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Messages - Muon

Pages: [1] 2 3 ... 13
1
Prog / Re: Prog 2083 - Fame in the fifth dimension
« on: 02 June, 2018, 04:37:38 am »
Fun prog by the way. It’s in “solid and dependable” mode at the moment.

2
Prog / Re: Prog 2083 - Fame in the fifth dimension
« on: 02 June, 2018, 04:36:13 am »
Silent bob

You mean Jay*, and it's not Jay!




* Time travel, see. I accept I'm the only person still interested in playing Where's Wally.

Yeah, I spent ages looking for Kevin Smith dressed in a long coat. Seemed likely as a possibility as I’ve heard there’s been a trend at US cons for a while for the more portly guys to rock a beard and a long coat or hockey jersey and either say they’re Silent Bob or get all meta and say they’re going as Smith himself. So then I thought the blondie might be Jay/Jason Mewes. But this makes far more sense and fits in with the time travel theme.

3
Prog / Re: Prog 2075 - In the Field of Battle
« on: 08 April, 2018, 12:06:12 pm »
I’m enjoying everything in the prog at the moment after a while of only really looking forward to Brass Sun and Savage every week.

The mention of the “Astral Union” in Strontium Dog this week cracked me up. It struck me as classic 2000 AD satire in that it acknowledges the ridiculousness of the current times, then takes a step back and leaves the reader to respond in whatever way he wishes. I’m enjoying Carlos’s art, too. I can tell he still loves the story and the characters.

4
Film & TV / Re: Star Wars Episode VIII: The Last Jedi
« on: 18 December, 2017, 10:31:54 am »
It is true that the First Order seemed pretty incompetent in this film. The rebels were pretty shite at their jobs as well.

At the same time, it's easy to forget how ridiculous some of the stuff in the first movies was. I accepted it as a kid, but I remember my dad laughing his ass off at some of it or just getting bored and going out of the room to get a cup of tea.

Just off the top of my head, there's the cream of the Empire's troops failing to find a load of people hiding under some floorboards on the Millenium Falcon. Then there's the Falcon escaping with a load of space trash in the second movie. Then of course there's the Storm Troopers getting bested by some cute bears in ROTJ...

5
Film & TV / Re: Star Wars Episode VIII: The Last Jedi
« on: 16 December, 2017, 04:42:58 am »
Definitely didn't hate it but weirdly unsure if I liked it either. The flashes of Pythonesque/knowing humour were really jarring for me. Also, the tone was different to the Star Wars I grew up with. They seemed to be trying to frame the nature of the struggle in a more complex way than in the past, but at the same time they kept a lot of the characters mysterious and offered few insights into them. That was clearly on purpose, but it made it less satisfying for me.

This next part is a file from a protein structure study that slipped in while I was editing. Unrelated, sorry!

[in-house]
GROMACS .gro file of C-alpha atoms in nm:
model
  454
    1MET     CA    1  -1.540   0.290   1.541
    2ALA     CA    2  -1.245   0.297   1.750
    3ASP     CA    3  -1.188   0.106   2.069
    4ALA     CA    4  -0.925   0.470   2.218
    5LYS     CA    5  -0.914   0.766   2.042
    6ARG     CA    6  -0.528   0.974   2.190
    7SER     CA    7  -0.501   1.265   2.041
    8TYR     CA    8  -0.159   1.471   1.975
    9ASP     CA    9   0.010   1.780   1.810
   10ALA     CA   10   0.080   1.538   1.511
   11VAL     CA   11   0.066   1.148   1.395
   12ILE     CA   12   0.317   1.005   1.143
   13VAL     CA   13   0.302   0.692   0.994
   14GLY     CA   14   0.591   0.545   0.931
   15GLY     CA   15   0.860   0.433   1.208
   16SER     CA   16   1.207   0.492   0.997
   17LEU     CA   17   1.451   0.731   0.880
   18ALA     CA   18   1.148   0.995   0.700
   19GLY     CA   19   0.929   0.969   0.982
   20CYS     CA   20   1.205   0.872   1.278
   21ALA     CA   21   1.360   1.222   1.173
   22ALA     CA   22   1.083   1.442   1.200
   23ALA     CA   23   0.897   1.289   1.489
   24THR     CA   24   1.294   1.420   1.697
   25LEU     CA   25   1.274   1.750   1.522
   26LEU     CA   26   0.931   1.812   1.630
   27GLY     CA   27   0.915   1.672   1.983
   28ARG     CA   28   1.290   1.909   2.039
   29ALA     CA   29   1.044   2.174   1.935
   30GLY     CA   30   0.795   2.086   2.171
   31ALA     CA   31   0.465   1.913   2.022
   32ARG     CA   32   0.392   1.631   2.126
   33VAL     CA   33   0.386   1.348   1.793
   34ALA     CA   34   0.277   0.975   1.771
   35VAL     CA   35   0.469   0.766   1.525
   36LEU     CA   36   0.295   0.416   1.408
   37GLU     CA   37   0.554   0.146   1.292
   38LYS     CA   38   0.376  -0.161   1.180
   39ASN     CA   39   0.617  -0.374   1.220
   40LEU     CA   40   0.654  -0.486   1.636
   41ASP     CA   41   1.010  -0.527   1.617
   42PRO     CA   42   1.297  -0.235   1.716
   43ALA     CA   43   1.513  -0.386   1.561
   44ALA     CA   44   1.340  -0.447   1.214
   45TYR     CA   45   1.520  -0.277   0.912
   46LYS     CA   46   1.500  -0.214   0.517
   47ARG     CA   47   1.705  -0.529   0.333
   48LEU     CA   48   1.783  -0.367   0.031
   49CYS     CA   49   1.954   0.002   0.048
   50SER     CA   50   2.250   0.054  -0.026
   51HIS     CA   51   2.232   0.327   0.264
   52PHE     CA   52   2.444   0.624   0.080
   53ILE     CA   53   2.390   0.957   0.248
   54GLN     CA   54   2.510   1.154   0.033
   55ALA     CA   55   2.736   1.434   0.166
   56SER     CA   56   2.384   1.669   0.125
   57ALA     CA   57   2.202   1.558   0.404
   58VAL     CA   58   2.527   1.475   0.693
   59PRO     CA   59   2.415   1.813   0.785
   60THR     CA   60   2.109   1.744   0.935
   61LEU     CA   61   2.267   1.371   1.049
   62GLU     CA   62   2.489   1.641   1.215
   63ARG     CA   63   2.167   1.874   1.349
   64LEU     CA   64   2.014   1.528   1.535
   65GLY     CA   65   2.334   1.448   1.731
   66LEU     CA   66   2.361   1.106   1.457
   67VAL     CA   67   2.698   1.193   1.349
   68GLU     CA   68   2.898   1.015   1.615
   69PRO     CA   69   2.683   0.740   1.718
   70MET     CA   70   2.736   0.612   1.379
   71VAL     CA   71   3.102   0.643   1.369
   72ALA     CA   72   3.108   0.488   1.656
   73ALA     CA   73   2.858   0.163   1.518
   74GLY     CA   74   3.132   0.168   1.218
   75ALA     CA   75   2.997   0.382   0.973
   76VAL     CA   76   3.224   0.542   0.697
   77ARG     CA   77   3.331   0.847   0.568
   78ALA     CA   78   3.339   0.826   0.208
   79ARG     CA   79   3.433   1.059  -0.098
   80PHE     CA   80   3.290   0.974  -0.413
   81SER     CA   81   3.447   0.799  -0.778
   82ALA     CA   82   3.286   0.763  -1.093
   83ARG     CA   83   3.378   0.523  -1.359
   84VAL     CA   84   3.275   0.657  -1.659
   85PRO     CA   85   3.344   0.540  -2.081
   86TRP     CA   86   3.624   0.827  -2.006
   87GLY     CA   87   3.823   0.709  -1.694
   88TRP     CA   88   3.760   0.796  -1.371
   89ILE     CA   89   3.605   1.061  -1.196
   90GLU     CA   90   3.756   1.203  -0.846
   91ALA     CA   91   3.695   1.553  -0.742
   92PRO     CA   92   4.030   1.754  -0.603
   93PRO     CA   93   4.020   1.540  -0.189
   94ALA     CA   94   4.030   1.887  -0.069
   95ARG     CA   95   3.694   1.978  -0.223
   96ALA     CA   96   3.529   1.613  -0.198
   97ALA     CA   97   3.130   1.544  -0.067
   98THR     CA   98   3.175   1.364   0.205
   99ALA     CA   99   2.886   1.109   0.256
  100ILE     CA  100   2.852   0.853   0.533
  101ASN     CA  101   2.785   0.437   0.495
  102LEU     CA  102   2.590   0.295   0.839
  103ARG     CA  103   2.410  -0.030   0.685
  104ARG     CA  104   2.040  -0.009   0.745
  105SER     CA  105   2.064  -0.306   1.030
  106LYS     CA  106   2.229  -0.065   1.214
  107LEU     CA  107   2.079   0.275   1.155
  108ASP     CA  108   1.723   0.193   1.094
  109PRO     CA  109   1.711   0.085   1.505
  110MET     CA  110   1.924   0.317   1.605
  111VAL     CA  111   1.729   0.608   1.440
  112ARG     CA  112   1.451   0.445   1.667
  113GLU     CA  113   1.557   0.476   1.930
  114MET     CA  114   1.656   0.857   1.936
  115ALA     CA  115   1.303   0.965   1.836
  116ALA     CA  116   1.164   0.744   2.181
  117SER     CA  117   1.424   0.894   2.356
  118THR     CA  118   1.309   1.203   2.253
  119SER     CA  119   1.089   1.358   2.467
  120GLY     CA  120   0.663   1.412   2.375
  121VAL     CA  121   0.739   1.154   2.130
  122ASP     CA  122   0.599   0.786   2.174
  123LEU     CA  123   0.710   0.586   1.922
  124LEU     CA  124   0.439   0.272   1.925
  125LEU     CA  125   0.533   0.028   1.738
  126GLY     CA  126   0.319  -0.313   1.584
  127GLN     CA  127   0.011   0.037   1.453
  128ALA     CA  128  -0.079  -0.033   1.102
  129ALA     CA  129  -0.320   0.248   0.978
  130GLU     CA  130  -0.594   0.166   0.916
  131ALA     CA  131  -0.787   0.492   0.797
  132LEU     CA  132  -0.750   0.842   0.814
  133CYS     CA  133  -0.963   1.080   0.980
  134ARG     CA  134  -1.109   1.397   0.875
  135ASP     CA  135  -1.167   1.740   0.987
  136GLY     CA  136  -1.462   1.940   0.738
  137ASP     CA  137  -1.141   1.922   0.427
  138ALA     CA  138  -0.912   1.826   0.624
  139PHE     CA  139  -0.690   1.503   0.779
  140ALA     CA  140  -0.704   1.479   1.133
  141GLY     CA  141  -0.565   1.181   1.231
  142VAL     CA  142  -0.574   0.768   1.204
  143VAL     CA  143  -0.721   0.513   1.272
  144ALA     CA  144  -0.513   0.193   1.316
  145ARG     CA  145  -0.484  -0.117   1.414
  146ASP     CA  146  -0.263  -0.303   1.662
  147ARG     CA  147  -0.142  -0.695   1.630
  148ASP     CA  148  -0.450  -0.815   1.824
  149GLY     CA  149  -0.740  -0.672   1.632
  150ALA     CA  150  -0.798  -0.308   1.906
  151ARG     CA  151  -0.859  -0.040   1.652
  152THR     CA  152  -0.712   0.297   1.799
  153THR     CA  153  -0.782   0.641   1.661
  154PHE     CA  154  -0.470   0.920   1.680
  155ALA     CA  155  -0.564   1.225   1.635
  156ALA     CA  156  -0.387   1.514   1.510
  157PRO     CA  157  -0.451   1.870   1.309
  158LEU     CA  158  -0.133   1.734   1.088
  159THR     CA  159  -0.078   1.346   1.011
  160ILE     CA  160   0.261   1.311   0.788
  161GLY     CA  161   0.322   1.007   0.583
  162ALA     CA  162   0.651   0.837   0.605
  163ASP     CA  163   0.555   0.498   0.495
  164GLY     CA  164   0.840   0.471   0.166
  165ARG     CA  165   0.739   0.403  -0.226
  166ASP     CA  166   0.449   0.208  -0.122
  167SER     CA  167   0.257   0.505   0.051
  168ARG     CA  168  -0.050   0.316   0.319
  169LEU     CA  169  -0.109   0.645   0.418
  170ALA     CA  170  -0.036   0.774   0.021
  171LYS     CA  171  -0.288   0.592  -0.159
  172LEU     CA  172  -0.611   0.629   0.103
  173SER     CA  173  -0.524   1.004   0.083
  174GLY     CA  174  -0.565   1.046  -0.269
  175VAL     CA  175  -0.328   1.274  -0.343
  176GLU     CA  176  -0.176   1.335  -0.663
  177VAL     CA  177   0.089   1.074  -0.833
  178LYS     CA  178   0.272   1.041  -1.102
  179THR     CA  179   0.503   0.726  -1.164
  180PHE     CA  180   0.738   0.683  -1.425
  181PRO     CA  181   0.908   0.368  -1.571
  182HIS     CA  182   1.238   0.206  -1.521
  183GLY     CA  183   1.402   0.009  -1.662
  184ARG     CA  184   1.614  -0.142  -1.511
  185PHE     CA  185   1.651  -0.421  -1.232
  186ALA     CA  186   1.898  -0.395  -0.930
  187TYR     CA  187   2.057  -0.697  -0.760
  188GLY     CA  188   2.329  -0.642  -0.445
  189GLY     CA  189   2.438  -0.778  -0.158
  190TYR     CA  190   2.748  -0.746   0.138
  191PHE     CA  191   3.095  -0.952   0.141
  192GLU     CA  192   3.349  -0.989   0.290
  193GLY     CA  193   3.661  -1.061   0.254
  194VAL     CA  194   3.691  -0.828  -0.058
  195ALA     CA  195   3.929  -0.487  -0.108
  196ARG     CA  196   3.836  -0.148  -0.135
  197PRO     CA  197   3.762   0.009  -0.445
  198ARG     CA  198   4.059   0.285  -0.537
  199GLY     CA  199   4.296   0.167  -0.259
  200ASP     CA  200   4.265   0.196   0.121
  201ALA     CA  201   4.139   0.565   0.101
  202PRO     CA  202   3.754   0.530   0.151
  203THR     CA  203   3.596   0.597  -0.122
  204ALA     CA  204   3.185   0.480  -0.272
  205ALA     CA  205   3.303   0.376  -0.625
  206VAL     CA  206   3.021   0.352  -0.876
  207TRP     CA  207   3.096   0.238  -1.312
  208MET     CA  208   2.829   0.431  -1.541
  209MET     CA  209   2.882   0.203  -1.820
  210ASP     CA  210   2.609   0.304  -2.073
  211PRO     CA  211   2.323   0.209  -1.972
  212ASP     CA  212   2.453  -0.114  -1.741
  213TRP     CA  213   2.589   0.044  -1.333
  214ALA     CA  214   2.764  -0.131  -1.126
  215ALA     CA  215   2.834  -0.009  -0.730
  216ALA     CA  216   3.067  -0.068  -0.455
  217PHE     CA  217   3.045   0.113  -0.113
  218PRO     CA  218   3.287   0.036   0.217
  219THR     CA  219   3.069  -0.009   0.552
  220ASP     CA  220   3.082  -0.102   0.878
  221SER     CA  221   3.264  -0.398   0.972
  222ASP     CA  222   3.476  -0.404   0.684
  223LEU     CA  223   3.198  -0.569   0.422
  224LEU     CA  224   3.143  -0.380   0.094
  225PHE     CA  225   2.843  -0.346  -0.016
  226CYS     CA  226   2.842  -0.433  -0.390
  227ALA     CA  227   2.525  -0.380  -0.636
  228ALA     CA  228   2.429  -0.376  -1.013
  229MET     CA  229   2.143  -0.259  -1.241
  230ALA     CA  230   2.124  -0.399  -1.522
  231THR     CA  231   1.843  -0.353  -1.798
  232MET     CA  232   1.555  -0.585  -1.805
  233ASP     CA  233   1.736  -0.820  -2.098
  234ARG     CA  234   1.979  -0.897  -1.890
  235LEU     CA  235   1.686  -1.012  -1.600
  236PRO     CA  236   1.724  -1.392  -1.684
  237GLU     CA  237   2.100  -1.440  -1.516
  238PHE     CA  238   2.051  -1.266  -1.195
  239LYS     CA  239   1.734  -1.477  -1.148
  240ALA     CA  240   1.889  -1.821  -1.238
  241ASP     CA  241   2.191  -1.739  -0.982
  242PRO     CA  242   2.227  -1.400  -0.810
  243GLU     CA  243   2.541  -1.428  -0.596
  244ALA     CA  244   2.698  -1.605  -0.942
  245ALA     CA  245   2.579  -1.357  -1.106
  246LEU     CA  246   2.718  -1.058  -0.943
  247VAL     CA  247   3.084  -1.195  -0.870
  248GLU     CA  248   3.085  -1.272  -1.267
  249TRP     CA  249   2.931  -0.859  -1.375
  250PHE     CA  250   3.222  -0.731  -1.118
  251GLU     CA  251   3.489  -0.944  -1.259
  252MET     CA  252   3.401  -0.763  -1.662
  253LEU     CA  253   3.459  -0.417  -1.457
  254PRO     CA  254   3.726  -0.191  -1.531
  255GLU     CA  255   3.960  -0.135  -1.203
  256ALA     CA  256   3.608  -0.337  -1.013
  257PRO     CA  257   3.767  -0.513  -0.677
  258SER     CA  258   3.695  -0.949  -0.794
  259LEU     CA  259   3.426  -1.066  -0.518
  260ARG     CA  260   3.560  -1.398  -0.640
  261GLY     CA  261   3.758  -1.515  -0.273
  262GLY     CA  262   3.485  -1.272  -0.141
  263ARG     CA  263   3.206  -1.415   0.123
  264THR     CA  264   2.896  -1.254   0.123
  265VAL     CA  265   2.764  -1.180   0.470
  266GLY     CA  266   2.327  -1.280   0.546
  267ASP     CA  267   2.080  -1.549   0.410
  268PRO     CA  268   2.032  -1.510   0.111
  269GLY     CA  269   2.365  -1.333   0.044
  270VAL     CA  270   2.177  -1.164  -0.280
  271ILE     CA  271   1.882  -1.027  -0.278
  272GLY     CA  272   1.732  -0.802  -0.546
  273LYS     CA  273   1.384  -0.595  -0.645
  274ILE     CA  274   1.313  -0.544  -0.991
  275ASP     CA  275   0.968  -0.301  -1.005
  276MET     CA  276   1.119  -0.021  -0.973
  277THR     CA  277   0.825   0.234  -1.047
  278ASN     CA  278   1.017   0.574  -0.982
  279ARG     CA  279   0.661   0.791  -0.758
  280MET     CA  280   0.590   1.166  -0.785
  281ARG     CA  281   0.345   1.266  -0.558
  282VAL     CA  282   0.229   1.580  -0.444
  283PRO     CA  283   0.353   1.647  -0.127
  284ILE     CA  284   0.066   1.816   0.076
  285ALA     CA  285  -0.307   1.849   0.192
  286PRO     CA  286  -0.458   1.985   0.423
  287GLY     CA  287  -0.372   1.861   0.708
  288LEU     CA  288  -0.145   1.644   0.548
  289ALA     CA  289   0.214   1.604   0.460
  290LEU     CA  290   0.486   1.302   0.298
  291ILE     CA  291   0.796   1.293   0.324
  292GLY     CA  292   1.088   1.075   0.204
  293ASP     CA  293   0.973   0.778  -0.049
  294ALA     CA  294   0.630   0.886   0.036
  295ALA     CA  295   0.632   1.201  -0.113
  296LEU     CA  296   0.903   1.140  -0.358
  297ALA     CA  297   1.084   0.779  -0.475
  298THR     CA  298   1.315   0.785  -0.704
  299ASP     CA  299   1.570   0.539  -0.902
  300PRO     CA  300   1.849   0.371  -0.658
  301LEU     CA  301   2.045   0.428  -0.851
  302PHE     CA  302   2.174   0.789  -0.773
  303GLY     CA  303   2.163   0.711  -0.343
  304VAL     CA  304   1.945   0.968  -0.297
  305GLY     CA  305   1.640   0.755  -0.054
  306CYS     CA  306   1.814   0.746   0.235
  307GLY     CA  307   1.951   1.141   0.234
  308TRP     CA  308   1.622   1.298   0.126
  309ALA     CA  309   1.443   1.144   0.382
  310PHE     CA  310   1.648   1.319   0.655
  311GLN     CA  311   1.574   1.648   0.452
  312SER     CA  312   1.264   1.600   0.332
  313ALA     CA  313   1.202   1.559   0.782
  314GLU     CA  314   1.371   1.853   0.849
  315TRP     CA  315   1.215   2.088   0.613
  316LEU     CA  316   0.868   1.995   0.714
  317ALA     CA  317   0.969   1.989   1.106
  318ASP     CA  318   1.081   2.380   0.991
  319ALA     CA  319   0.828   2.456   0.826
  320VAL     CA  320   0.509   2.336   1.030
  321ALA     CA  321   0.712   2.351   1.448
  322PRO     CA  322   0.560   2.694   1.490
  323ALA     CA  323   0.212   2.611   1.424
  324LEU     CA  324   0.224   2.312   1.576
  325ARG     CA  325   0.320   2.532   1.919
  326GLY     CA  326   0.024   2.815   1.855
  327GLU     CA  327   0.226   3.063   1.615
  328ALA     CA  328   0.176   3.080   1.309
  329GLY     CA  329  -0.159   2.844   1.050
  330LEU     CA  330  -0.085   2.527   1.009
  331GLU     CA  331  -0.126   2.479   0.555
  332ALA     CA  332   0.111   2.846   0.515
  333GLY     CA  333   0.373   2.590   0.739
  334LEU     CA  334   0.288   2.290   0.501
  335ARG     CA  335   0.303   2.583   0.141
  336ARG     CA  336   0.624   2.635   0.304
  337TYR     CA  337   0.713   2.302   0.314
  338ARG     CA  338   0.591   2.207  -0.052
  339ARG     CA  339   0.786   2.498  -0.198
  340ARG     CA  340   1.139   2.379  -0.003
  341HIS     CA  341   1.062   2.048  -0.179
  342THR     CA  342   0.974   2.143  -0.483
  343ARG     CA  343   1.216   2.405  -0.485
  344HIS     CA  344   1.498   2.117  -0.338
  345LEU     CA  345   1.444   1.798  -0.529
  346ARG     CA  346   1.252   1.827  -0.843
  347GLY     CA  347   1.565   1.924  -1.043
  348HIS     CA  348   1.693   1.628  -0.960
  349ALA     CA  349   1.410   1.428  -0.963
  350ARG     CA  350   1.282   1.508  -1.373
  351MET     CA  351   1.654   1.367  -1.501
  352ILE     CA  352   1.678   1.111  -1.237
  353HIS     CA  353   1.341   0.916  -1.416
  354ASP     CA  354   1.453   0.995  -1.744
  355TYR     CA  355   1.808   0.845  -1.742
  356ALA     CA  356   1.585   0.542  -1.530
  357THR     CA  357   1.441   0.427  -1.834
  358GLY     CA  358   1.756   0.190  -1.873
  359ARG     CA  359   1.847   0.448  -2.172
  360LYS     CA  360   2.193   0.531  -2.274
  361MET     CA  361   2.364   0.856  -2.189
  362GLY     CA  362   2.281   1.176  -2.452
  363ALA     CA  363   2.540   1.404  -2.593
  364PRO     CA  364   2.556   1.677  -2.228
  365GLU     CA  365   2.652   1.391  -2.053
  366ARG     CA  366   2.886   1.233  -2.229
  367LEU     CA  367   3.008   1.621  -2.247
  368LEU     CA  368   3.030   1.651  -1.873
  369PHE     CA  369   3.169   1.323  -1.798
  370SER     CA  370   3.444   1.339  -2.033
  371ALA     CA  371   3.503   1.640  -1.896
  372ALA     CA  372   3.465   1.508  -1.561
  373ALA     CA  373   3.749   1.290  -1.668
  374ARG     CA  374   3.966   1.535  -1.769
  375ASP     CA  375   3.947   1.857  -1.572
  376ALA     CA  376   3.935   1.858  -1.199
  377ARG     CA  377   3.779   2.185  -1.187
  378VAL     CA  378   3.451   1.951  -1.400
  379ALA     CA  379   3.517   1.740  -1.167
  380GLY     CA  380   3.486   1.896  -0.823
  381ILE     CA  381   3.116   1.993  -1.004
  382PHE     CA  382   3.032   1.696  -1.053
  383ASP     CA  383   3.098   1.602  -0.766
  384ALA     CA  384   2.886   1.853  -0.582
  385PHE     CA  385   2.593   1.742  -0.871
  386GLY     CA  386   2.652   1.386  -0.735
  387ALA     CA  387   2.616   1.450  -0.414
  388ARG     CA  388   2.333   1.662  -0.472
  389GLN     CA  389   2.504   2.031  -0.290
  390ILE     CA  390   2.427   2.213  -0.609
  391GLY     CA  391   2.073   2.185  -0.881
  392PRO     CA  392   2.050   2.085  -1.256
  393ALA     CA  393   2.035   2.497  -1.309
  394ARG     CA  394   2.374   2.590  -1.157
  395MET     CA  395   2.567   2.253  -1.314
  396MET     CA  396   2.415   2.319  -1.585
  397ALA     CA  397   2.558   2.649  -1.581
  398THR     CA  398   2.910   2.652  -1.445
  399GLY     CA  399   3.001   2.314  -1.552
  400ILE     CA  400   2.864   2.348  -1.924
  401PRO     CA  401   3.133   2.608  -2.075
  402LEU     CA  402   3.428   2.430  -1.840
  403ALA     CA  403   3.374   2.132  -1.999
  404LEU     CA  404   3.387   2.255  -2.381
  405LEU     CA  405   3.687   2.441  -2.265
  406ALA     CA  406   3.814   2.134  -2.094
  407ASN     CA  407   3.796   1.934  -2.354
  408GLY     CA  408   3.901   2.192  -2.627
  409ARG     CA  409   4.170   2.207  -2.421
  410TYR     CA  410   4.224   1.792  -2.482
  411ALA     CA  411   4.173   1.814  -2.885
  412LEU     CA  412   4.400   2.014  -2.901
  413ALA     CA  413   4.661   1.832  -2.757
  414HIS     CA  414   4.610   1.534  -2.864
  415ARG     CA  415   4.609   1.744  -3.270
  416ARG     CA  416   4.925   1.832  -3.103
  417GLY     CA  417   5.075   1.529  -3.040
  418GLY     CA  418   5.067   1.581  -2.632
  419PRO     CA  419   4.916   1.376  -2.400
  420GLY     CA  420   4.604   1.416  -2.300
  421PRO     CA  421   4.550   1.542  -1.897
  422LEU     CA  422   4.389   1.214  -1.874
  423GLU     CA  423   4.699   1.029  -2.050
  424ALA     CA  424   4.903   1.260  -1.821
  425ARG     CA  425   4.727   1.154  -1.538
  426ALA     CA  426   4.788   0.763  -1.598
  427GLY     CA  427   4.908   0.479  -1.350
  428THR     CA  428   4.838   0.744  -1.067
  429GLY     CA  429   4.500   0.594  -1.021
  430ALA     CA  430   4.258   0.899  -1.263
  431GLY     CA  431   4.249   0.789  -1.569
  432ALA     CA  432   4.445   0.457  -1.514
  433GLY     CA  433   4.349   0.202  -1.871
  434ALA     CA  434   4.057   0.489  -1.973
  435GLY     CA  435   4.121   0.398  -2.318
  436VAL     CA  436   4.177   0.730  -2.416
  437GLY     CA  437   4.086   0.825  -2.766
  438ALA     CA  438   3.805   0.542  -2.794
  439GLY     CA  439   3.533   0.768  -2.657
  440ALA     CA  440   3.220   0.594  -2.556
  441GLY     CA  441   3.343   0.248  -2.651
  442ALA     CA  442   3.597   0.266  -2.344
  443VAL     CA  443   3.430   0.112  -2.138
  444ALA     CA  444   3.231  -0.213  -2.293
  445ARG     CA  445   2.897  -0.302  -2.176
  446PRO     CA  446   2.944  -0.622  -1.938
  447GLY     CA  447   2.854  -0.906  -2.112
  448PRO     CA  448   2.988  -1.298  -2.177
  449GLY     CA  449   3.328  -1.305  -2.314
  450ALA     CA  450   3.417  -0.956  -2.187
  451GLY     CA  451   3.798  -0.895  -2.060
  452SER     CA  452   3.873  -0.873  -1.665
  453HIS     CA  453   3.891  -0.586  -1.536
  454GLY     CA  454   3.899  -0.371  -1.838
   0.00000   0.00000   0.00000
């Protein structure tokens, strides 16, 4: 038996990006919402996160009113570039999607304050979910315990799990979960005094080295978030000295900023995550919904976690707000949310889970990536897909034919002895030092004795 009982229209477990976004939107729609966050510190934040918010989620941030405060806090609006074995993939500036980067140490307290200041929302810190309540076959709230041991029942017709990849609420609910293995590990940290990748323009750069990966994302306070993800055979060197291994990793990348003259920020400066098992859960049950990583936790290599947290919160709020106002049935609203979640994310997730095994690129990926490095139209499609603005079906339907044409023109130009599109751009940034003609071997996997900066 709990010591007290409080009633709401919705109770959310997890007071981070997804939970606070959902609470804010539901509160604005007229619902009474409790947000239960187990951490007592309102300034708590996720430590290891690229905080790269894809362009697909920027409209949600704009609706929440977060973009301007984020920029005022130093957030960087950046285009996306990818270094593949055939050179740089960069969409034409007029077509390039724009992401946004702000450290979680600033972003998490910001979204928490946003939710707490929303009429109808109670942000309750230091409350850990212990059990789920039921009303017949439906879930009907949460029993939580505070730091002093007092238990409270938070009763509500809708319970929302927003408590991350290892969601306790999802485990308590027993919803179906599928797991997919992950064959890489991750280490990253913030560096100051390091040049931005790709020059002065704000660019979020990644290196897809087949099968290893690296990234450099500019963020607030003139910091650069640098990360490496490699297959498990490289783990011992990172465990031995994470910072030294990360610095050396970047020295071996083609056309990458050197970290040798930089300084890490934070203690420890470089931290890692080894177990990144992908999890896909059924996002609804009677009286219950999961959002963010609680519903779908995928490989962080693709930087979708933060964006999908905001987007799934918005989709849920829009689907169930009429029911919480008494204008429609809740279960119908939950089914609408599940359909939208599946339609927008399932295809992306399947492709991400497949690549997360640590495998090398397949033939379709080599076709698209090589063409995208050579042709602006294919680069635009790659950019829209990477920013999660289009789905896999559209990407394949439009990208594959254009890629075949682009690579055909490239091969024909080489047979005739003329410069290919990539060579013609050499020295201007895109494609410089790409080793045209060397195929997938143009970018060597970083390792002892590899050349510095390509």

Having said all that, it's possible my objections as a baldie who was born around the time the first one came out will actually be seen as this film's strengths in future years. This is the point at which this new series of films has broken away from the past and found its new voice. It's reframing the struggle between good and evil and giving it a bit more complexity that's more fitting for the world we're in now. Also it's asking more questions of how the rebellion can be sustained. These things are still jarring for me, but I can accept the need to move away from the fan service of old and establish a new tone for the whole thing.

6
Prog / Re: Prog 2060 - Fighting Torc!
« on: 08 December, 2017, 03:53:51 pm »
I'm really looking forward to the Christmas prog.

7
Other Reviews / Re: The completely self absorbed 2000ad re-read thread
« on: 08 December, 2017, 09:52:55 am »
...or is it more a case of a changing of the old guard challenging people's ideas about the kind of comic 2000 AD should be.

I still think this. Its still really good stuff, just there's been a real shift over the last couple of years. Neither better nor worse persay but clearly a difference.

I was pondering whether the belief that the first 500 are the golden age is based on how broad your comic reading is? If someone was 2000ad focused I could see why the shift would be jarring and the difference wouldn't work for you. If your comic reading was from a broader church this shift was happening around you so 2000ad change more sense????

That could well be poppycock but it occured to me. Nor view would be wrong but might influence the person tastes and reflection people have of this period. For me 1986-1988 really started to see me shift as a comics reader so what was happening in 2000ad just seemed to reflect my 'world' view.